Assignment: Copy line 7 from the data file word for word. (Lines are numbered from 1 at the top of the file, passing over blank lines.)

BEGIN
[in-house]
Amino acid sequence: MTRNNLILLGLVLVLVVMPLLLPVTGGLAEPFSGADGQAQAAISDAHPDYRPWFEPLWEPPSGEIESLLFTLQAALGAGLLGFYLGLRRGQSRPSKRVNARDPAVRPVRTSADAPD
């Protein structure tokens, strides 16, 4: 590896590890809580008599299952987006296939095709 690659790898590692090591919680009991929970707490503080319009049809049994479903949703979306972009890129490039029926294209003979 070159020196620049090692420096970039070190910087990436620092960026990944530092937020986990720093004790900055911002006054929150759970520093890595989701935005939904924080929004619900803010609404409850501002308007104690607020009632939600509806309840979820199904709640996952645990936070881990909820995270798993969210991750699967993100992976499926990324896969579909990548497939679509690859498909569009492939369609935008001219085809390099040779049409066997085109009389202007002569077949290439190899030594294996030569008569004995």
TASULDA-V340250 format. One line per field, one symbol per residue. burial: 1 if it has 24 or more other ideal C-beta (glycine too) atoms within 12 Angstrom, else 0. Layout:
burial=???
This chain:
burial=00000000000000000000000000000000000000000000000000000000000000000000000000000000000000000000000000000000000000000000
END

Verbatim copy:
burial=00000000000000000000000000000000000000000000000000000000000000000000000000000000000000000000000000000000000000000000